“Finally, last week one guy [at BMI] said, ‘Well, if you’ll sign an affidavit that you’ll never use it for live music, then we might be able to exclude the space.’ And that’s when it hit me that we have one concert this year that somebody wants to have. And I said, ‘Can you make a provision for me to just pay a little extra for that?’ And he said, ‘Absolutely not,’” she said.

So, by opening up the ballroom that one night for a concert, she would have to pay a whole year’s worth of licensing fees—something she says she would lose money on.  She’s thinking about canceling the show, which has the musicians upset.

According to its website, BMI represents “more than 8.5 million musical works created and owned by more than 600,000 songwriters, composers and music publishers.”

[Music:  Scott Shipley]

 “Well, speaking as a songwriter, that’s the only compensation, really that we get—royalties on our work,” says Scott Shipley, a musician who lives in West Plains and who tours internationally. He says he feels the licensing fees are reasonable, especially since bars and restaurants tend to make more money from food and drink sales when there’s live music.

“Not to compare any one writer to Michaelangelo, but everyone started somewhere. You wouldn’t expect Michaelangelo to paint for free, so why would you expect Johnny Cash to not get royalties for the songs he wrote,” Shipley said.

Shipley played guitar with Johnny Cash and Kid Rock. He’s not a member of BMI; rather, he’s a member of ASCAP, which pays out money to both small and larger musicians, of all types of song.

“Last year, [ASCAP] took in around $944 million in royalties. And they paid out [about] $828 [million] in royalties.  Their average operating expense per annum is around $11.6 million. And that’s guys having to go around and collect fees, and office stuff, and tracking down the address of Billy-Joe Jim-Bob who moved from Cleveland to Cincinnati and we’ve gotta go find him so we can send him his check. So, a business that operates at about 10 percent—that’s pretty modest,” Shipley said.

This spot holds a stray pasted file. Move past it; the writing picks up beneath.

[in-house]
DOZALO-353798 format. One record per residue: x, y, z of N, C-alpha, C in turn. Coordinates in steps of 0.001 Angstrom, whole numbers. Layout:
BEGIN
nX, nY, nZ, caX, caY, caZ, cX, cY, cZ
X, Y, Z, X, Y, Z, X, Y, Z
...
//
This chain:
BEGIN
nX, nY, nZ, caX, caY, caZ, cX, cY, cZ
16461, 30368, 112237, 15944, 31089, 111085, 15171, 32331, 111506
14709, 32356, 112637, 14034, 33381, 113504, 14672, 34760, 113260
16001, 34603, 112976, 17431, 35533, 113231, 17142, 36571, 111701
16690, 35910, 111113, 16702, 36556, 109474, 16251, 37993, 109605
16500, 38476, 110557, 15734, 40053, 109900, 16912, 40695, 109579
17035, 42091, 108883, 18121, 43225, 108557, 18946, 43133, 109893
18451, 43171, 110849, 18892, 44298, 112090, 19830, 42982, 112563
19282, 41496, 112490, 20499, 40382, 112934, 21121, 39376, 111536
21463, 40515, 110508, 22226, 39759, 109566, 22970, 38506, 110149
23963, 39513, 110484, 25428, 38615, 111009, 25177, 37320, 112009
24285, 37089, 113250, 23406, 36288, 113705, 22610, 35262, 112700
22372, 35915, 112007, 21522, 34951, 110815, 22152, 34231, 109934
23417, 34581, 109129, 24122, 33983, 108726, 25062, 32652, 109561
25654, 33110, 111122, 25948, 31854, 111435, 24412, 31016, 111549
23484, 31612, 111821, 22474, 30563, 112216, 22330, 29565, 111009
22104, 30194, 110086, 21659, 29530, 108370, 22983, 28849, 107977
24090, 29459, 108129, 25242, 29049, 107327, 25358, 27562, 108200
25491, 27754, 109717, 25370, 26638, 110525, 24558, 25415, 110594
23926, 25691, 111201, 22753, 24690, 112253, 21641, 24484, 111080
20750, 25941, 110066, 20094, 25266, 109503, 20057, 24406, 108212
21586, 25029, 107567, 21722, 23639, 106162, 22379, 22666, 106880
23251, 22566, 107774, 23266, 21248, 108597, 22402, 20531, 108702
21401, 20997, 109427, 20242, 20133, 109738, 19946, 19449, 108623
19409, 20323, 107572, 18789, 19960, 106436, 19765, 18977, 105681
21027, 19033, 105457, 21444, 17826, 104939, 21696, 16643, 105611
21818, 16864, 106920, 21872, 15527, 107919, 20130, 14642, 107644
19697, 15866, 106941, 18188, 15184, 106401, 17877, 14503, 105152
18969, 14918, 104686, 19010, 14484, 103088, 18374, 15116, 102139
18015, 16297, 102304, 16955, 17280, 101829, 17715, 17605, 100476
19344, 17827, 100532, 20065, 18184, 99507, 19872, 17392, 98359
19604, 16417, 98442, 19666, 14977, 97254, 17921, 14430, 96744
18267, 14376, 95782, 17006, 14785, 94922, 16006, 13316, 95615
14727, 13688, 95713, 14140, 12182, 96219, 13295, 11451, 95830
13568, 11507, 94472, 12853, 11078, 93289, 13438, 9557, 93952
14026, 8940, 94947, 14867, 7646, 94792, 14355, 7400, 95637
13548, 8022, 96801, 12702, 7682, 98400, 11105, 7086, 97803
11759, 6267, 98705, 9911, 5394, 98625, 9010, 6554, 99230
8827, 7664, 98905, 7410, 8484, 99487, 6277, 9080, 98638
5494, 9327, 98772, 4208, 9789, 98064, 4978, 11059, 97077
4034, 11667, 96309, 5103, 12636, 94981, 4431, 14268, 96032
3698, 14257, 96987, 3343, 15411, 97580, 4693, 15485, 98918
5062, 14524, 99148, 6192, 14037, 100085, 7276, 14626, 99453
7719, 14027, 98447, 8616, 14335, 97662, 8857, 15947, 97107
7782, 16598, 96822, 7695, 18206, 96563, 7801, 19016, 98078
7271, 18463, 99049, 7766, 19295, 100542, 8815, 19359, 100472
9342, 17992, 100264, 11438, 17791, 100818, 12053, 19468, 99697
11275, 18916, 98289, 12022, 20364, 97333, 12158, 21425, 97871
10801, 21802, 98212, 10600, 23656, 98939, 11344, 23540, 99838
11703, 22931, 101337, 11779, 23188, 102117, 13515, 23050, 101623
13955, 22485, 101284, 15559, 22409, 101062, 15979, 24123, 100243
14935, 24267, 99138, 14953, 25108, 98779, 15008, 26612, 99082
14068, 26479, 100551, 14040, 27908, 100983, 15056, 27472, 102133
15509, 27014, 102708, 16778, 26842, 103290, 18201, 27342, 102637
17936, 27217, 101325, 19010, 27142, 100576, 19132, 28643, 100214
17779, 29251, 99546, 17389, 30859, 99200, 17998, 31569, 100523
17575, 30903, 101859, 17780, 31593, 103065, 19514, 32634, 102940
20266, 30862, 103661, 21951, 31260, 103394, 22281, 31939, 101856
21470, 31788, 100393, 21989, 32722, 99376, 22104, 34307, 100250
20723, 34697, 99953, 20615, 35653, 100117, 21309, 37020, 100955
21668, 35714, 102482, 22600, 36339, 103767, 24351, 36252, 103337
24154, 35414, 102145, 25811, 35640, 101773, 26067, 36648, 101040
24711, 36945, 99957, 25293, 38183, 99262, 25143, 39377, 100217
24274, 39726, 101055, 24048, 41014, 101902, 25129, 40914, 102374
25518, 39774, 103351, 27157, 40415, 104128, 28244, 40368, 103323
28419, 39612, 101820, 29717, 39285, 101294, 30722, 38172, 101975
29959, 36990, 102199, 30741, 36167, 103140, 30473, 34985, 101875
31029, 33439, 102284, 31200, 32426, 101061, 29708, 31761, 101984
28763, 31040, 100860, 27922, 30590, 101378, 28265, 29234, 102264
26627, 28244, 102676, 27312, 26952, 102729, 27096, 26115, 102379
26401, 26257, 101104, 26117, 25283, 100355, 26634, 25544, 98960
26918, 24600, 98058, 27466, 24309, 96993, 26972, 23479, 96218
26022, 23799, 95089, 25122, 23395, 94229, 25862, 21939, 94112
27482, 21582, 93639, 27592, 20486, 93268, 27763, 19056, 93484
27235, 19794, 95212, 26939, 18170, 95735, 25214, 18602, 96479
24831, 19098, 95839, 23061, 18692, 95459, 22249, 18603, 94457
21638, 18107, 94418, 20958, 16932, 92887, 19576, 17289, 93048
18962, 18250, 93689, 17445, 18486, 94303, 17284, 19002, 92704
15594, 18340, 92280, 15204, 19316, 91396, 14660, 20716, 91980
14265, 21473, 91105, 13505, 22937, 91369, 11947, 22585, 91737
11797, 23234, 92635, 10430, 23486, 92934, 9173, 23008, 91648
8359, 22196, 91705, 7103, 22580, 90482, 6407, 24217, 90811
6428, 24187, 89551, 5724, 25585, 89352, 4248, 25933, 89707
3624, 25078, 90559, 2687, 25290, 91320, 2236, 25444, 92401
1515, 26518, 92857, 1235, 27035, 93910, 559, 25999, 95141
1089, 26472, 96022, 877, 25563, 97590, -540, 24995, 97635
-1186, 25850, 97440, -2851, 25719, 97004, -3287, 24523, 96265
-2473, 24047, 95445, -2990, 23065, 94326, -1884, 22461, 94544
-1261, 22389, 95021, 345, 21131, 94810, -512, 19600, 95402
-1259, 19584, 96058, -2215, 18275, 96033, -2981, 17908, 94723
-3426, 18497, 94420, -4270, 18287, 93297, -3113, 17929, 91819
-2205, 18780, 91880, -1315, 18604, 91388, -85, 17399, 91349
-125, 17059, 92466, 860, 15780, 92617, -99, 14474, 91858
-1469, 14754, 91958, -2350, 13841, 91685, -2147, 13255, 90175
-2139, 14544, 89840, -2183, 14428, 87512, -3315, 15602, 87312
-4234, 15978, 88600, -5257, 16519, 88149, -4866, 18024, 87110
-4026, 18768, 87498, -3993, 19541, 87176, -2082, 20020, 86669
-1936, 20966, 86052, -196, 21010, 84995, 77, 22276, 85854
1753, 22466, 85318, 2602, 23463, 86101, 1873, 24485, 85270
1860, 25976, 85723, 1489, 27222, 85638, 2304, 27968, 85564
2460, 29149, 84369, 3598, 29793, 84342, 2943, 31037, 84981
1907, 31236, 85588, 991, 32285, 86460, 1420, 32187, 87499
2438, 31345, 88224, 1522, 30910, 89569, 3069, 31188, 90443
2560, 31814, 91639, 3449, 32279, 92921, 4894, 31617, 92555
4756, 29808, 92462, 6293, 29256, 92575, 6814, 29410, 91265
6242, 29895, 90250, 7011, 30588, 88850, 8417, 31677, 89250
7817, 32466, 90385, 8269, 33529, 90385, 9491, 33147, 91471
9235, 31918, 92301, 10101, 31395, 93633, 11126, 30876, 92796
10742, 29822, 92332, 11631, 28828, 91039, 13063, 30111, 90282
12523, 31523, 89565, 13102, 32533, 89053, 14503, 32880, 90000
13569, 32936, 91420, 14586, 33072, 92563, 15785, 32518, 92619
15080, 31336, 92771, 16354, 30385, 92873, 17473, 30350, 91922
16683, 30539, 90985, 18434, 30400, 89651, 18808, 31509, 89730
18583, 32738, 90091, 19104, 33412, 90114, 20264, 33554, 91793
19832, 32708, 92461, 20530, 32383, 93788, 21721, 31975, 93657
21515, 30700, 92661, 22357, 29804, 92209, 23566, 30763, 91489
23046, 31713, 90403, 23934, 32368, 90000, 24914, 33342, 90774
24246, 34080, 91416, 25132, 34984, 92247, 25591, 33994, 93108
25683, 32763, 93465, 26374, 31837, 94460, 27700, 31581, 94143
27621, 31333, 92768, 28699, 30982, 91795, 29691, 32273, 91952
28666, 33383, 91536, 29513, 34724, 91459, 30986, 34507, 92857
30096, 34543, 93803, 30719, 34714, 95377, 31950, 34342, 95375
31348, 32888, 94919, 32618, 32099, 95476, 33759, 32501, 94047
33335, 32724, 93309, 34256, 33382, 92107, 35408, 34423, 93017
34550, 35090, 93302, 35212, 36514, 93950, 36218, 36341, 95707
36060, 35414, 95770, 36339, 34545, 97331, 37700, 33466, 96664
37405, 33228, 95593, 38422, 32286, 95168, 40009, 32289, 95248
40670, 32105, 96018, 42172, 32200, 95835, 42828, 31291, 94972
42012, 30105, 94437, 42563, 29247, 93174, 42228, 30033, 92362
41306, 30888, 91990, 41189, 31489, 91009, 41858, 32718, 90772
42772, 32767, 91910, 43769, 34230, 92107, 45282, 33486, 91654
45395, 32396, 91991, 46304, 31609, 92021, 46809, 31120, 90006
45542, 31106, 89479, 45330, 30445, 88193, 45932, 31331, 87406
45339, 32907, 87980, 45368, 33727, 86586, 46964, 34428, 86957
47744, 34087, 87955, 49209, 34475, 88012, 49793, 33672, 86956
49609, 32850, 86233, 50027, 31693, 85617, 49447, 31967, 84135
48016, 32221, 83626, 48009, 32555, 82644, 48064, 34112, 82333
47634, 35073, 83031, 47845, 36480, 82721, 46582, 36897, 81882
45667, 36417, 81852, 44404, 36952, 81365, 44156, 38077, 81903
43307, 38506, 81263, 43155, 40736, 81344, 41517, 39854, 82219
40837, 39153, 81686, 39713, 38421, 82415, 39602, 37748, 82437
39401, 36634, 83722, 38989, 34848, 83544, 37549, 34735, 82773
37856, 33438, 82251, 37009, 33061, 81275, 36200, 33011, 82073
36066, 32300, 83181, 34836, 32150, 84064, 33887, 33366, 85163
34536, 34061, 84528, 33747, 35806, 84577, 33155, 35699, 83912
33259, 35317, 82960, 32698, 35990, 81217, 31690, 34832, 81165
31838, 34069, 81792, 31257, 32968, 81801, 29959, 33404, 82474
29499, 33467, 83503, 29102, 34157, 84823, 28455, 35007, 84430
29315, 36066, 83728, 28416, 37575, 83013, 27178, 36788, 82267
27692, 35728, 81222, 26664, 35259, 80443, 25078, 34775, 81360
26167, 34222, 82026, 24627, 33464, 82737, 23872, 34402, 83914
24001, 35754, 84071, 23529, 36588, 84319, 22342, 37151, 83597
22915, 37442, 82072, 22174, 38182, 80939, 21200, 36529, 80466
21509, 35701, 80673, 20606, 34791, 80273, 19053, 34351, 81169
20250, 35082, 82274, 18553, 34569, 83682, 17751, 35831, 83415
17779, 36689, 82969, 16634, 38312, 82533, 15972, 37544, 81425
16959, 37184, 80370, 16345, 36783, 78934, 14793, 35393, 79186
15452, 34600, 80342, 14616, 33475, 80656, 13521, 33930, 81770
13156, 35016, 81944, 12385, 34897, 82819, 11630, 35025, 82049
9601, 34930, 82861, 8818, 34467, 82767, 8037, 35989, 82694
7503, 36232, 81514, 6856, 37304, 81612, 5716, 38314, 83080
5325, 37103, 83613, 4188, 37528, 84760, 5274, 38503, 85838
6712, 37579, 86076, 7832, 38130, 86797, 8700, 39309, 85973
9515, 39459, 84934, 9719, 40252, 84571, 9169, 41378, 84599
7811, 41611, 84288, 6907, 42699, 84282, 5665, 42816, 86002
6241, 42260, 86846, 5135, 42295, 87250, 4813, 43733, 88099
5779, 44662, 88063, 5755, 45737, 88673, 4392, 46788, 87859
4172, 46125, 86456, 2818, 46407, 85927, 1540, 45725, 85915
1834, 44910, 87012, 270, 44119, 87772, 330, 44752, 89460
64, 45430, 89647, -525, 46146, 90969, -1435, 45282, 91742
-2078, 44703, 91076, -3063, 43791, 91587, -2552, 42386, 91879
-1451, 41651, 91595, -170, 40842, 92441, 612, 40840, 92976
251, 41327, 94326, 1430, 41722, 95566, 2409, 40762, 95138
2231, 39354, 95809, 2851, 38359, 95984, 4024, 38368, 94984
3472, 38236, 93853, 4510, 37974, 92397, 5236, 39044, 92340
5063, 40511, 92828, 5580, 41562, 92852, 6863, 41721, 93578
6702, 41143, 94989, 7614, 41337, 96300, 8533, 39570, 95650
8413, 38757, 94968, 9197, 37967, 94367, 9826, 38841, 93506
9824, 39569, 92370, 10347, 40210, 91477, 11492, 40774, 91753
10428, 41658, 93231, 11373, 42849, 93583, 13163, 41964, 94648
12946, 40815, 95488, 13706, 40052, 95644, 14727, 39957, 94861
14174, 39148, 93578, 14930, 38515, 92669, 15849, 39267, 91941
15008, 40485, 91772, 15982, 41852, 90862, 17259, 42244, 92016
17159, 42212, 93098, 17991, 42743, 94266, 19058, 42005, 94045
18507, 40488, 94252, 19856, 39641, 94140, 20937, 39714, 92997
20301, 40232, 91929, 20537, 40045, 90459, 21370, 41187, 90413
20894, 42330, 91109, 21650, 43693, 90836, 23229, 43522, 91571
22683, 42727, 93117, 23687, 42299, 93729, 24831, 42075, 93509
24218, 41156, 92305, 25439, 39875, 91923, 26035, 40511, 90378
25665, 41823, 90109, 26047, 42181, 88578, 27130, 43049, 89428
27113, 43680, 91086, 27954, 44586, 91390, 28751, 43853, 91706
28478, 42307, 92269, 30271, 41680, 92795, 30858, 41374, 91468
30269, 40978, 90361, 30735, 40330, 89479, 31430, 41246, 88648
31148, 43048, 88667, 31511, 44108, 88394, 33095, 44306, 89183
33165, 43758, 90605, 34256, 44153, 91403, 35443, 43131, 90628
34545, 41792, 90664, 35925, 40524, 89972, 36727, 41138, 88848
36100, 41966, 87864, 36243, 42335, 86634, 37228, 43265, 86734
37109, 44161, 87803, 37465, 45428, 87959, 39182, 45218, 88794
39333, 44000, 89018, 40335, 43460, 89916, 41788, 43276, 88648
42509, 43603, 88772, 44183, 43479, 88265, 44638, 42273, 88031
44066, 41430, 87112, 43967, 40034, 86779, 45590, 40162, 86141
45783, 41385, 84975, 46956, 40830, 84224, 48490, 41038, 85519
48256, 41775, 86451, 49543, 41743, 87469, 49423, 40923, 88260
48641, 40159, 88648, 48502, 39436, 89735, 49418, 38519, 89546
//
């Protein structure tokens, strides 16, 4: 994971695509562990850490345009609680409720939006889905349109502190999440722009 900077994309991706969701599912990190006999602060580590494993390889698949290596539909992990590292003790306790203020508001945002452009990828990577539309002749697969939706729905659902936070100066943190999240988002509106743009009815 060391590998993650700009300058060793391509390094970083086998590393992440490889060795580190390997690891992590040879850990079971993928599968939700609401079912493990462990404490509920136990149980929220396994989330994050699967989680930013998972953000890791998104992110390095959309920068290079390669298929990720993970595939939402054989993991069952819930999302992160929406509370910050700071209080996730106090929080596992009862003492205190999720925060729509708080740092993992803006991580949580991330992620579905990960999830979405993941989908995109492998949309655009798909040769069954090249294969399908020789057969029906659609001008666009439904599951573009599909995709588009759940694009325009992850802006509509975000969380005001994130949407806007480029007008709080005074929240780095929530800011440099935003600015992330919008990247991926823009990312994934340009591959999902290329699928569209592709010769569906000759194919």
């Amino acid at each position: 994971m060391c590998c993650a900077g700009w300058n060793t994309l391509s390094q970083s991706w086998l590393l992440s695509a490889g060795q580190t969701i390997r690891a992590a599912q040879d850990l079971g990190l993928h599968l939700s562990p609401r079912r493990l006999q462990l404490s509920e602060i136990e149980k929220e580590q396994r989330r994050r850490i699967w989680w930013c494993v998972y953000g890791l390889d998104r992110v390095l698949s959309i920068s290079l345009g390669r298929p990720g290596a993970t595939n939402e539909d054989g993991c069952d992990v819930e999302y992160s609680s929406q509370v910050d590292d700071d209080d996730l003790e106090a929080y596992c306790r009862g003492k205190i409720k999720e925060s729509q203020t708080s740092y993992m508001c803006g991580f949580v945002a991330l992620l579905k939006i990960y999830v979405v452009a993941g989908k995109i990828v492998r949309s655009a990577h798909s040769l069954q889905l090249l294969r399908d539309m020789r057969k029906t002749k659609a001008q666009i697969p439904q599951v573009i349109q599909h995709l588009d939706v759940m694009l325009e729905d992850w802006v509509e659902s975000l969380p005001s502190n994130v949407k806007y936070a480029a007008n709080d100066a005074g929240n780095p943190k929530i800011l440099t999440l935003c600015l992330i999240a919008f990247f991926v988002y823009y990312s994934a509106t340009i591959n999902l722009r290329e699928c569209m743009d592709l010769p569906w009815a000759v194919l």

The royalties paid out to songwriters are based on air play, and album and track sales. Shipley says the checks songwriters receive aren’t enough to build a house on – they’re nickel and dime checks that all add up.  And, Shipley says this complaint about not wanting to pay the licensing fees isn’t new.

“This comes up continually, all the time and all over the world, really. It’s like paying taxes. People complain about paying taxes. People complain about paying sales tax on a car and licensing on a car. It’s just part of the deal. It’s part of supporting the system,” Shipley said.

Meanwhile, Toni Chritton Johnson says she understands the need for fees. She just feels the fees are skewed in a way that is hurting small-town bars, restaurants and, down the line, musicians.

“I lived in Nashville before I lived in West Plains. I have a lot of friends who are singer-songwriters, and of course I want them to get paid. But I think it’s just not fair the way they assess the amount of the license. We have concerts every once in a while, and maybe have 30 or 40 people. But they’re trying to base it on just occupancy—the fact that we could possibly have ‘X’ amount of people—that’s what you pay on,” she said.

She says she’s trying to make live music a staple of her hometown of West Plains, but the music licensing agencies are making it hard for her to do that and still make money. So, she’s considering not hosting anymore live music. And in this town known for its music legends, like Porter Wagoner and Jan Howard, all parties agree that would just be a crying shame.